• For example, they might passively participate in meetings which mostly consist of them listening to others speaking.
  • They might engage in some mindless “keeping busy” work that sees them adding value but not directly creating something on behalf of the company.

There is more evidence that suggests that meaningful concentration — so-called deep work — is only really accessible to human brains for up to about 5 hours per day.

Here’s my all-time favorite methodology for getting and staying in periods of deep work. It won’t buy you more time engaging in deep work than you can get out of your brain. But it may allow you to make maximal use of it.

How I Structure A Typical 8 Hour Day Of Self-Employed Labor

My average freelancing workday consists of a few core activities:

  • The deliverables I’m working on for clients. This is the raw production that creates outputs which clients pay me to produce.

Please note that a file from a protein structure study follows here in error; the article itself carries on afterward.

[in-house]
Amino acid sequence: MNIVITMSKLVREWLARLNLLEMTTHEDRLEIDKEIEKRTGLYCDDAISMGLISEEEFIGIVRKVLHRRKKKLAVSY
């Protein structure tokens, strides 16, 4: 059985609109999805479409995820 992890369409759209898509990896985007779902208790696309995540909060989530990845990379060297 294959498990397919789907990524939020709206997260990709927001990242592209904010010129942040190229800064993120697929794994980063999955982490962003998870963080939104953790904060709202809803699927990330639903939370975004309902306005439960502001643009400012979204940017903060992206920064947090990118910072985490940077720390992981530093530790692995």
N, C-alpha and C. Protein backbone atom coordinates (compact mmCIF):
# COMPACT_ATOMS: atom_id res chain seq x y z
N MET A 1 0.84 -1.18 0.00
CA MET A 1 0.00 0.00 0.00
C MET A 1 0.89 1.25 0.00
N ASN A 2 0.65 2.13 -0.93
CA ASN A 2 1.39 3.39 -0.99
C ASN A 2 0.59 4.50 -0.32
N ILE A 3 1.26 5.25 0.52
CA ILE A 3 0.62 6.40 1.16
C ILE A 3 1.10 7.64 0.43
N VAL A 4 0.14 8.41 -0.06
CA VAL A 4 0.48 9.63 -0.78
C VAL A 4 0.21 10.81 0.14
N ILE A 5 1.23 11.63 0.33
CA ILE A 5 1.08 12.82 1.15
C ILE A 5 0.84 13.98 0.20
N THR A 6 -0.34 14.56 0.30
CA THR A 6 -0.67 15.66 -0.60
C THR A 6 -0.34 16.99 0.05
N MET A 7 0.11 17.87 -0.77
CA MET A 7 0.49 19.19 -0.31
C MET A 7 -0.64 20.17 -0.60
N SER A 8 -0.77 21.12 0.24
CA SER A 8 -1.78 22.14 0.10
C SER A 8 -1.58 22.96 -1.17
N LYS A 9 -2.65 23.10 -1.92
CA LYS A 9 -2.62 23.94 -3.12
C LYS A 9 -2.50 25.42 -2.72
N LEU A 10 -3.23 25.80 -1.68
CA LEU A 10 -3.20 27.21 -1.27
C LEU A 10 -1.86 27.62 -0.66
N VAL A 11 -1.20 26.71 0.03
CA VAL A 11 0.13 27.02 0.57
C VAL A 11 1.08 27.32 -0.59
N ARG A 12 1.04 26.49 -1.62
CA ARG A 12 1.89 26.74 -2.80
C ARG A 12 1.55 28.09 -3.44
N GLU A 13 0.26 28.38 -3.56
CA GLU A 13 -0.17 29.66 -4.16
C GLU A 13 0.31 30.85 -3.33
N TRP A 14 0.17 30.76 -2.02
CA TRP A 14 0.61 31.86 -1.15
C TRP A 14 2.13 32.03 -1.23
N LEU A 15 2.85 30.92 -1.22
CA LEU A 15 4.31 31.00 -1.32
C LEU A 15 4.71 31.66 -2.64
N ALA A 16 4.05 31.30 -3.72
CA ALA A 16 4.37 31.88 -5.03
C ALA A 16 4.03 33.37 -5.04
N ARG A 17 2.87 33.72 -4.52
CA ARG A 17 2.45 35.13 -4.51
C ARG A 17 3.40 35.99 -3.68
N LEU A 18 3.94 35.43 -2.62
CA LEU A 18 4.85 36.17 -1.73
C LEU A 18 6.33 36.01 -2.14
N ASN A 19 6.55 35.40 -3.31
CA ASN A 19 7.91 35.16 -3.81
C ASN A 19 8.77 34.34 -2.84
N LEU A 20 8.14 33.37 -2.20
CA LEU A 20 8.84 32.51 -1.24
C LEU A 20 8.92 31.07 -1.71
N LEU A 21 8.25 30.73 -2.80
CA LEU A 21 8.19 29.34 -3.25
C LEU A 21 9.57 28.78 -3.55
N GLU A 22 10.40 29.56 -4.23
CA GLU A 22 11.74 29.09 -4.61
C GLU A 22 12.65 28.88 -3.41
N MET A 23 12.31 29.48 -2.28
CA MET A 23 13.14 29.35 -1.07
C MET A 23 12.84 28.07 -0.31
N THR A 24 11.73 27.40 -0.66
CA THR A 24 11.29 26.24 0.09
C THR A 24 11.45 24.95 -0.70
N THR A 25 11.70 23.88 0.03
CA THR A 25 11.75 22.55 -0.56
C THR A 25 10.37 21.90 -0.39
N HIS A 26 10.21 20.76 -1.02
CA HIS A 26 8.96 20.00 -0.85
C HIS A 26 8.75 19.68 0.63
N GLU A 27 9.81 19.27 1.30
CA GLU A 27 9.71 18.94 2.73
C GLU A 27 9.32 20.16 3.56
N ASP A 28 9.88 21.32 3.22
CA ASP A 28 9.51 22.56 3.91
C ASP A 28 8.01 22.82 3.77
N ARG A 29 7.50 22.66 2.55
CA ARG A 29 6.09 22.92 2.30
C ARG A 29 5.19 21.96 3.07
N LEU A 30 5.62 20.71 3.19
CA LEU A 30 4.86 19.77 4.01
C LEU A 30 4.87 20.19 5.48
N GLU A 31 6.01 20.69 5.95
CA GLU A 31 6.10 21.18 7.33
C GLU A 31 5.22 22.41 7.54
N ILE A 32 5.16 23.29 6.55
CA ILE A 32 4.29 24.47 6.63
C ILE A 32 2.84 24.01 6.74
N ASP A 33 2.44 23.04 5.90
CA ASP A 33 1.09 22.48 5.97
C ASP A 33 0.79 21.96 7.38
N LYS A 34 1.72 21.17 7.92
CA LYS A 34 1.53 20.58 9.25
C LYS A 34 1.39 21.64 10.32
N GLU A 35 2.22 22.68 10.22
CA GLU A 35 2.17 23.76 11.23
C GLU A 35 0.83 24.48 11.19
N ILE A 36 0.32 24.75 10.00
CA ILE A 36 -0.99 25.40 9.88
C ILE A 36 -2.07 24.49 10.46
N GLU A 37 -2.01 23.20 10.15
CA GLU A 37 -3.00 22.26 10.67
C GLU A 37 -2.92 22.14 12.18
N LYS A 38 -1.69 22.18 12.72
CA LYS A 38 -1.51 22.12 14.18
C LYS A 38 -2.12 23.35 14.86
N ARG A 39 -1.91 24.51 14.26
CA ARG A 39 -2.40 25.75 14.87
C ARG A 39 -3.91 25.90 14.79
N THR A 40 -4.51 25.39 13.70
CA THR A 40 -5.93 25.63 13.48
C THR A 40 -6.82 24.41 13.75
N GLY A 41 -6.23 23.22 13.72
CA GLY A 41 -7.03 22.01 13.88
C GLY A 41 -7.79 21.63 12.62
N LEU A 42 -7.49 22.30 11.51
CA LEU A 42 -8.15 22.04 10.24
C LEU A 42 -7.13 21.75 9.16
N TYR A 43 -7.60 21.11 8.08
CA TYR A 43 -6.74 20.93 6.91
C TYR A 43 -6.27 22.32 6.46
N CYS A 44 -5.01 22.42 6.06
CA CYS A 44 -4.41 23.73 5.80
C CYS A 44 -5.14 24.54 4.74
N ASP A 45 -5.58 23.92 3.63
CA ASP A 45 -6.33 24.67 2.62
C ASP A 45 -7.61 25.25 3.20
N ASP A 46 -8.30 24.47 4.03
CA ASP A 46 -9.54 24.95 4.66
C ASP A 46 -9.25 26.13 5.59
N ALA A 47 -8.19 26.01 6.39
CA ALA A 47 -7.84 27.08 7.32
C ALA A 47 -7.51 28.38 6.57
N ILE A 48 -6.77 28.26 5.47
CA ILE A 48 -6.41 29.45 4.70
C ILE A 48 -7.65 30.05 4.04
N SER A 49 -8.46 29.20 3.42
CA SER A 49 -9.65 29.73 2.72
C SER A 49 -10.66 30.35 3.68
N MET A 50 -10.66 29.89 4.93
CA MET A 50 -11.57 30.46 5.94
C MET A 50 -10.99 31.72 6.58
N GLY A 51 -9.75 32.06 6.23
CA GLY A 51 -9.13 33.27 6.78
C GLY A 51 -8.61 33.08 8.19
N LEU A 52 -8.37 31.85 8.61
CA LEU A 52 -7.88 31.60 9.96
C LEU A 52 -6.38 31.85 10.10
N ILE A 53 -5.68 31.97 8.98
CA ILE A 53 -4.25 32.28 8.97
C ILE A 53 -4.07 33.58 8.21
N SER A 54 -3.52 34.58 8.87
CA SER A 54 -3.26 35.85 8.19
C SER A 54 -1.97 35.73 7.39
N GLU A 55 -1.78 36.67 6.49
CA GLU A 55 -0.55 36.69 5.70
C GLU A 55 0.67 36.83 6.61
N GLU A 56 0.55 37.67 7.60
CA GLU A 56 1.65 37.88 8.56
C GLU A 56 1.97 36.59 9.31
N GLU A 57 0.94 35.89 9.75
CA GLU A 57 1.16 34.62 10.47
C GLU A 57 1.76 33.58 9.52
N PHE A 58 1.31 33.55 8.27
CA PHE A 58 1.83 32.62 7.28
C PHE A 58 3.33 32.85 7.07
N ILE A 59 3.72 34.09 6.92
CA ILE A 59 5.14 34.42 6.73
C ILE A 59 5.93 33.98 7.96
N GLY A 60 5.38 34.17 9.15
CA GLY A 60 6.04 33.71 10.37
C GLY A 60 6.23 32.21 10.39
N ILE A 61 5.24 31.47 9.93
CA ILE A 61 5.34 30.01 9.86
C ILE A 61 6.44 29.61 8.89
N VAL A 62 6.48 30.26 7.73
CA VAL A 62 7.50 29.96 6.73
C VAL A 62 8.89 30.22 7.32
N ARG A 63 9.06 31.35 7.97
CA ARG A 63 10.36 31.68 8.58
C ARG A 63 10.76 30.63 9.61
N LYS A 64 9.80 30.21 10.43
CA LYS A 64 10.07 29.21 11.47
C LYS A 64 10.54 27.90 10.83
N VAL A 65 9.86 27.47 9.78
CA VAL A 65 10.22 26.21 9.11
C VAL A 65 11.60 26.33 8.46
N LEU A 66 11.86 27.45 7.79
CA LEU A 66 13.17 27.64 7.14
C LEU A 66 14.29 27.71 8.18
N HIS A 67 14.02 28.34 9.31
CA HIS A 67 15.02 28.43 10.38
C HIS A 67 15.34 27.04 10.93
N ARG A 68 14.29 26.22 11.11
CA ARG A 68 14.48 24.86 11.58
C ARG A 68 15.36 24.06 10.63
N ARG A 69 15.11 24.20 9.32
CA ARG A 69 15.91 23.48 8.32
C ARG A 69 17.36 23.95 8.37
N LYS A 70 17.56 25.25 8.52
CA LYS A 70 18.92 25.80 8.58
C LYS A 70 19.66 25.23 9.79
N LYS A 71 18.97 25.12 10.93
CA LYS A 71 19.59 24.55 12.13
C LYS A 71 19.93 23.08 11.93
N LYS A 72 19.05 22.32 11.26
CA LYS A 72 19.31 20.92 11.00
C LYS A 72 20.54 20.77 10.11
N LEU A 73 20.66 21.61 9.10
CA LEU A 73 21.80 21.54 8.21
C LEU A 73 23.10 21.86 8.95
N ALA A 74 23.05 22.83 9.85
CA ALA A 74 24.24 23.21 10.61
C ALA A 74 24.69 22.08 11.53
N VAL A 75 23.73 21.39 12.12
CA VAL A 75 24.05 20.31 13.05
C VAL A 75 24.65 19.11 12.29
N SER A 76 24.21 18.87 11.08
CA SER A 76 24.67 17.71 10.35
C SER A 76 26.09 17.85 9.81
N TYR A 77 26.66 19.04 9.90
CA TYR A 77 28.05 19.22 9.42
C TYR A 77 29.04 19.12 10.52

• Engagement associated with those deliverables. This could range from in-person meetings to Zoom calls delivering status updates. Sometimes, it includes in-person meetings.

Then there’s also:

  • Lead nurturing. Looking at who’s in my pipeline, if anybody (yup, there are dry patches), evaluating whether they might be a fit, and trying to move the lead forwards if there is potential there.
  • Inbound marketing. I define this quite broadly as any activity I engage in that could attract clients to me. Inbound marketing also comprises a substantial amount of the work I do on a day to day basis with clients. So in a sense it’s just inverting that process and deploying it on myself.

I also:

  • Write articles on Medium whenever I feel like writing articles on Medium. Typically, I try to defer these until I’m through with work for the day. But sometimes inspiration strikes while I’m in the middle of it and I throw caution to the wind and jump right in and draft. Occasionally, I post more than once here per day.

Why You Don’t Need To Beat Yourself Up For Not Writing For 8 Hours A Day

I reckon that the only way I could write for 8 hours per day is if I picked up a serious cocaine habit. No, really.